The legacy of one of Philadelphia's most prominent and controversial developers will ultimately be determined by what happens in Northern Liberties.
Paintings adorn the walls. The ceilings are high, and the building's innards--filled, as always these days, with "youthful," "energetic" workspaces--are exposed. The common space between offices is dominated by a series of sculptures, such as a cross between an acorn and a human head and a freestanding metallic, tentacled thing strewn across the floor.
Roberts, who frequently shadows Blatstein as a second set of eyes and ears, first takes her visitor to a nearby catering and banquet hall at 923 N. Second St. The exterior is both too bright and too stucco for its environs, defects typical of old-school Bart Blatstein productions. It's a theme noticed even by Blatstein's biggest fans.
"I think Bart's proven himself a visionary," says Rich Lombardo, a 34-year veteran of the City Planning Commission. "He's the first in. He did it in South Philadelphia along Delaware Avenue, and he did it in Manayunk. He basically opened up the whole lower part of Main Street there by building a movie theater where no one else would have. Northern Liberties, North Philadelphia--those are continuations. He's the guy who takes the risk."
Lombardo believes Blatstein's current slate of projects will, if completed as planned, "establish him as one of the most prominent developers, one of the big names, in Philadelphia history."
But being the visionary has a cost--for everyone. "I think if there's a consistent criticism of Bart," says Lombardo, "it's the architecture or the materials he uses."
Lombardo sees the problem as twofold. First, Blatstein's buildings, including the first outpost of Liberties Walk, which people started moving into this summer, leap out of their surroundings like sequins at a stone mason's convention. Of course Blatstein defends his work, saying he "wants to celebrate Northern Liberties' differences, its diversity."
But Lombardo says, "It's kind of like, 'Look at me! Look what I did.'"
The building, in effect, advertises its own presence to potential tenants. And the stucco? "It's Dryvit," says Lombardo, "a stucco-like material. That's a brand name. I'm not exactly sure what he's using because there are other brands. But it's got an epoxy base. It's not really a masonry product."
Dryvit, counters Blatstein, allows for design and shaping, while stucco doesn't. "Over the last 10 years," he adds, "everyone's using Dryvit."
Either way, Blatstein's buildings carry an amusement-park sheen. Lombardo says this may be how life works for a development pioneer. "When you're the first builder in a community," he says, "you have to compromise on some things because you aren't going to get huge rents. I think if you cut through the layers of development in any community, you'll see the first in during any boom probably did a lot of the same things."
Hugging herself in a jacket against a light rain, Roberts shows the stucco-like exterior of the banquet hall with a sweep of her hand and announces that its tenant, the Cescaph� Ballroom, bought into Blatstein's vision of the building immediately. As she enters the front door, which opens onto a long entryway and a vast, ornate hall, Roberts' cell phone rings.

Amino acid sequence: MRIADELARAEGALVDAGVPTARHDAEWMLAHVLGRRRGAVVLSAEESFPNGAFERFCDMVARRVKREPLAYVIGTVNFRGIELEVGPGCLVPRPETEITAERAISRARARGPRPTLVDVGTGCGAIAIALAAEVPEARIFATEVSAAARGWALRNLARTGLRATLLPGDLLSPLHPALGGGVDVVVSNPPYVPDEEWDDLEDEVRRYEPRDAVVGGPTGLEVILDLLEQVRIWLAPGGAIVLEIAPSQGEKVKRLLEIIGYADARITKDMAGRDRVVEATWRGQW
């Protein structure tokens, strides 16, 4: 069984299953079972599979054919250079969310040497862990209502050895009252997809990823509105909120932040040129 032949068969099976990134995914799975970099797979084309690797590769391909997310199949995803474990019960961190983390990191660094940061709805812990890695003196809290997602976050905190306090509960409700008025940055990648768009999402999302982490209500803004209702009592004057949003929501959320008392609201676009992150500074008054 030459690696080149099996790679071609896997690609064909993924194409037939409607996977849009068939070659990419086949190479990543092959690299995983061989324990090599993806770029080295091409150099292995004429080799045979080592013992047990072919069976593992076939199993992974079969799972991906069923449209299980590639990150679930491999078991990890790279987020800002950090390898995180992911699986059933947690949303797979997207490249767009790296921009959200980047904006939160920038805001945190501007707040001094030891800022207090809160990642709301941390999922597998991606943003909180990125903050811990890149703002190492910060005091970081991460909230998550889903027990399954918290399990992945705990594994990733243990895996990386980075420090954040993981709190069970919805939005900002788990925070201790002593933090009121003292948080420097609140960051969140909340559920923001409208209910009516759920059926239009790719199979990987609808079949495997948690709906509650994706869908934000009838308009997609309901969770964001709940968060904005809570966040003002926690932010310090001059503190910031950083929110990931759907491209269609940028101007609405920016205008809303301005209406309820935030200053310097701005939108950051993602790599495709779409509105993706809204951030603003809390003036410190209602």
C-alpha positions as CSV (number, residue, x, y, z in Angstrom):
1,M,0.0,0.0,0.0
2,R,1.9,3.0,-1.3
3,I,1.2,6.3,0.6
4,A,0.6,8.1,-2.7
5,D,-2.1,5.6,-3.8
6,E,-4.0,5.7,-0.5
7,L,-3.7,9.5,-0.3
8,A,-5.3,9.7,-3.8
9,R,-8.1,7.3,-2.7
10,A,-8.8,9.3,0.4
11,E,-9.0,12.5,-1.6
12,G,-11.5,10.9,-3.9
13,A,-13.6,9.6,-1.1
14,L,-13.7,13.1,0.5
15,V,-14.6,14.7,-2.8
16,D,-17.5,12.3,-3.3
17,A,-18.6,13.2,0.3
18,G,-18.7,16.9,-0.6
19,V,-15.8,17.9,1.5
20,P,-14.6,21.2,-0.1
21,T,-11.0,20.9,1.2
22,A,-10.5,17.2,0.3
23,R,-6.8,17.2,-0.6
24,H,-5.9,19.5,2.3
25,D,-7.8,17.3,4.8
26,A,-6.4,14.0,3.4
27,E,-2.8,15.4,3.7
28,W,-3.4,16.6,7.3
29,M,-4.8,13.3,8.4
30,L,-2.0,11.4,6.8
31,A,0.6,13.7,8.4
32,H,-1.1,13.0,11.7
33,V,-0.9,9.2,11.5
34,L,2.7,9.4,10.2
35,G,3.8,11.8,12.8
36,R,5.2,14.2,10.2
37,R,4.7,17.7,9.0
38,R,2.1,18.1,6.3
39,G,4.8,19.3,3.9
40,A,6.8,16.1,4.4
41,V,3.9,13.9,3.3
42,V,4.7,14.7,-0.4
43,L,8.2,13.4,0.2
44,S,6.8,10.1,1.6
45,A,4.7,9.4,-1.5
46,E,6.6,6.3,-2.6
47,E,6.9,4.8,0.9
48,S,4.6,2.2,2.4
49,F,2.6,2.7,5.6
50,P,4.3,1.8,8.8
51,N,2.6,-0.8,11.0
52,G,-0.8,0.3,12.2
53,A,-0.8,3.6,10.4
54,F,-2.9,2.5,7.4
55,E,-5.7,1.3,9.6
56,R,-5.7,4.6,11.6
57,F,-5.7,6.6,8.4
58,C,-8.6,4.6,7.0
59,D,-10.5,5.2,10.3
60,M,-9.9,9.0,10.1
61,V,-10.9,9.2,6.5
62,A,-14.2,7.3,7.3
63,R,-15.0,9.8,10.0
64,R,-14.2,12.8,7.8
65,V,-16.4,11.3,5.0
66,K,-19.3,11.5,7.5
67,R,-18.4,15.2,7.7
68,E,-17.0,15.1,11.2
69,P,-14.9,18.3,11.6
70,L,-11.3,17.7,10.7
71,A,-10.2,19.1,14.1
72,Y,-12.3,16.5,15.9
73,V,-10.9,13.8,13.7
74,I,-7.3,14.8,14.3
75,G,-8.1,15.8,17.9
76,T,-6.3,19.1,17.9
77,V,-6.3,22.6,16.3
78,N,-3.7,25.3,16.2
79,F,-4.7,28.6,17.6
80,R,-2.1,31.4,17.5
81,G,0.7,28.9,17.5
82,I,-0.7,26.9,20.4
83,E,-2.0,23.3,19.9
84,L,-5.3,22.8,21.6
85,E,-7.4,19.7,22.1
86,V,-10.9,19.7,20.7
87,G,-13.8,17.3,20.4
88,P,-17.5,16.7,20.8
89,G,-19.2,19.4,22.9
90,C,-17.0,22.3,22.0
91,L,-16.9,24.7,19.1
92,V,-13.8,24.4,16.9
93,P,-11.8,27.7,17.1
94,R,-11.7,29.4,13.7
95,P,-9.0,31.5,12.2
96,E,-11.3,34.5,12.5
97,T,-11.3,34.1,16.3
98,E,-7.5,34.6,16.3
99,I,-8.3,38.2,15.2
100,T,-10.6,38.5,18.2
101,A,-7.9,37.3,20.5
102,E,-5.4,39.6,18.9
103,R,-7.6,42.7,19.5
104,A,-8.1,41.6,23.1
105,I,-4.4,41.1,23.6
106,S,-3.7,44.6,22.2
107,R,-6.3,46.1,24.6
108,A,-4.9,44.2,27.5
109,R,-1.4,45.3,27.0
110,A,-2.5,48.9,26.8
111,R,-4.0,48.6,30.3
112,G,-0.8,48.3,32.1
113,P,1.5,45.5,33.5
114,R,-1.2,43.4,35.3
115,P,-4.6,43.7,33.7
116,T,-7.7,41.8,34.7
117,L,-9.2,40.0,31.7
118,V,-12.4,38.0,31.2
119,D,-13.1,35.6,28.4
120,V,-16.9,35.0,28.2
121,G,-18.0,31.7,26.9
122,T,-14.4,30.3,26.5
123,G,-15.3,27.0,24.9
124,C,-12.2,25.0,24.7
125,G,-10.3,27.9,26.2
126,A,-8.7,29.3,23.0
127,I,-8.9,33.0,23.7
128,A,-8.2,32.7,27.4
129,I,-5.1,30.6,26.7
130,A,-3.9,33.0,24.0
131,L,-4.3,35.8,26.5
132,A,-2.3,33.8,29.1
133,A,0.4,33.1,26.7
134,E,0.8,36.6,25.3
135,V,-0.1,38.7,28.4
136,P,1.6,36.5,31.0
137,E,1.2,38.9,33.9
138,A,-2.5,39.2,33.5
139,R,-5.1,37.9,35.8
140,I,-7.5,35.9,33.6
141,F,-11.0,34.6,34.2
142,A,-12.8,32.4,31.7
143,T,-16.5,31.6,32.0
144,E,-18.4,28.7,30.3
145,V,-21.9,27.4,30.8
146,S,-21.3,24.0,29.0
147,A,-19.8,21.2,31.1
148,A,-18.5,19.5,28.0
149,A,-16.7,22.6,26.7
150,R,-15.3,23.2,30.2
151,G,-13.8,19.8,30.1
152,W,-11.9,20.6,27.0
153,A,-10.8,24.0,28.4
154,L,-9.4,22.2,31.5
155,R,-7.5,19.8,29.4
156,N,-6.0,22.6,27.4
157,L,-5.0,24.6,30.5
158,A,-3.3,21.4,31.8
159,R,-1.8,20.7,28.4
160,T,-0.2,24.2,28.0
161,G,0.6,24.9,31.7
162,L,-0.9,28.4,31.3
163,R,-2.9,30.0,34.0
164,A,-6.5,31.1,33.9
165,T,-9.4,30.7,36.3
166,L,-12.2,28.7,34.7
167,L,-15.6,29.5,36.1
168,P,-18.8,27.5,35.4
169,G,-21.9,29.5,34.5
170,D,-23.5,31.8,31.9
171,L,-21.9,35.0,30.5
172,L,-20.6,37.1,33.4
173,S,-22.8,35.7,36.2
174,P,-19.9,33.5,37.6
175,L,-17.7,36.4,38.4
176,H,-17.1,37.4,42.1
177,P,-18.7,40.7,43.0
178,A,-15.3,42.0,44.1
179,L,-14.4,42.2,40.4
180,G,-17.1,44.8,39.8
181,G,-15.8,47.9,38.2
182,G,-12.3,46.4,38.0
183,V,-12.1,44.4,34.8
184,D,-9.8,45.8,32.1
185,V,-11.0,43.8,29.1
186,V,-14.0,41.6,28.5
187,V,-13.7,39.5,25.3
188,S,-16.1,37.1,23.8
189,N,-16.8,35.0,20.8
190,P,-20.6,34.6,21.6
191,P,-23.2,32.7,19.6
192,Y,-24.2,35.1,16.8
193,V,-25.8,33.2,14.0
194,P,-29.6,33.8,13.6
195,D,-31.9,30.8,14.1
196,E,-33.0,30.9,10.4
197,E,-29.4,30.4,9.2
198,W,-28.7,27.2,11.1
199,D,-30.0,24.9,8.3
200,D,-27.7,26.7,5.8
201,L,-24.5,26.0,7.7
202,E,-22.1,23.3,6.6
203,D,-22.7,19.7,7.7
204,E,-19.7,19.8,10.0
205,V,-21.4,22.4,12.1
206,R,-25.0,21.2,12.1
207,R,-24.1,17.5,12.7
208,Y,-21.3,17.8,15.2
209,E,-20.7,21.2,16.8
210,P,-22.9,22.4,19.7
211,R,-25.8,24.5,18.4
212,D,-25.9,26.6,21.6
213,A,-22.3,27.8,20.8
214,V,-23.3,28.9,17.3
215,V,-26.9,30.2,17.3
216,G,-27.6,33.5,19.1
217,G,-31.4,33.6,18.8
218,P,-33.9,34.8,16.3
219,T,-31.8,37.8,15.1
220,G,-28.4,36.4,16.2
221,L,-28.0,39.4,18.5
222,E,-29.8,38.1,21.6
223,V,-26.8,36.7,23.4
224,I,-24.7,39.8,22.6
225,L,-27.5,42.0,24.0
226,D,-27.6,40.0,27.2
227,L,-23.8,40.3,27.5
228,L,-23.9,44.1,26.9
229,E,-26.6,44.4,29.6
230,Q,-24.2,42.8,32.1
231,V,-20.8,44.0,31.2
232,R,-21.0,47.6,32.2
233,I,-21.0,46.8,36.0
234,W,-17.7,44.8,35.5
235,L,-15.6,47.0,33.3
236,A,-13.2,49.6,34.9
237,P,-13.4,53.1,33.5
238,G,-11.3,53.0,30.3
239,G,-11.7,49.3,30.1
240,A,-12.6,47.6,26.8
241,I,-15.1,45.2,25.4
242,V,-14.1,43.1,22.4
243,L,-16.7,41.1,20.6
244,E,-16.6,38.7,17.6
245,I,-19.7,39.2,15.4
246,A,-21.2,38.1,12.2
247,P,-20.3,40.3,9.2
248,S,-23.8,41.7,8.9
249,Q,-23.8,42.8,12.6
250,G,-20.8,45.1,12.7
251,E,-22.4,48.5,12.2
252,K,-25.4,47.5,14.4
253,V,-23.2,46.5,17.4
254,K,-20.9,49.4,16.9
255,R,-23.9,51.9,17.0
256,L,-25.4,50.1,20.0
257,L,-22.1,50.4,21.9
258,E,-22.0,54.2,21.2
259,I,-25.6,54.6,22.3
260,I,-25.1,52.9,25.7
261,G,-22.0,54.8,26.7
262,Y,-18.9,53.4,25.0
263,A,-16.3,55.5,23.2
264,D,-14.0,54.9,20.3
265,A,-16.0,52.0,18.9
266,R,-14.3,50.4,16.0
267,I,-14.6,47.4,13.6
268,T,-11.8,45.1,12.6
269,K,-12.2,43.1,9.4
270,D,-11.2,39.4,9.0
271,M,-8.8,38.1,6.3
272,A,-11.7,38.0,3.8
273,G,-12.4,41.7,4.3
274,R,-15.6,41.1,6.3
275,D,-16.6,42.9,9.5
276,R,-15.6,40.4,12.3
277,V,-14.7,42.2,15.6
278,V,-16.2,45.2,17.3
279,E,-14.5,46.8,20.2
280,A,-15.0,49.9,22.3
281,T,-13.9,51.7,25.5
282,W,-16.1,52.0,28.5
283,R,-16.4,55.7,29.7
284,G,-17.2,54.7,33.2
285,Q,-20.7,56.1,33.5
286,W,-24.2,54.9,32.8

She nods a few times, says, "I will, I will," then hangs up. "That was Bart," she announces. "He wants to make sure I tell you how awful this building was when we bought it."
The Way, the Truth, the Light
To understand Bart Blatstein, understand this: He loves to tell stories--about neighborhoods, about trips he's taken, about property he bought and developed. All his stories have a central theme too: "transformation."
"When I bought the Schmidt's site," he says, "it was awful, it was horrible, it was blech!"
It's a running gag with Blatstein. Pretty much any property he purchases forces him to resort to sound effects to define the contours of its blech! The impact of these stories is that Blatstein comes off as an adventurer--a gambling, swashbuckling savior--which can be awfully off-putting, especially to the people who lived in these blech! communities long before he ever arrived there.
"I've brought light to people that haven't seen light in a generation," he told a neighborhood gathering in Northern Liberties shortly after he bought the Schmidt's site.
What could mere mortals say in the light of Bart Blatstein's open checkbook other than thank you, Jesus? Well, as it turned out, they could say quite a lot. Some criticized Blatstein's original plans for the Schmidt's site--the cheesy suburban-style shopping center--so roughly and publicly that Blatstein had his lawyer serve cease-and-desist letters.
Just like that the New Testament savior promised litigious wrath. But to Blatstein's credit, he learned. He now talks mostly about the appreciation he's developed for the fabric of Northern Liberties, its collection of streets and people--independent types, pioneers, artists and especially its old-school, second-, third- and fourth-generation families. The people who paved the way for Blatstein and other developers like him.
Immigrants are not a zombie invasion
PW's Fall Guide 2014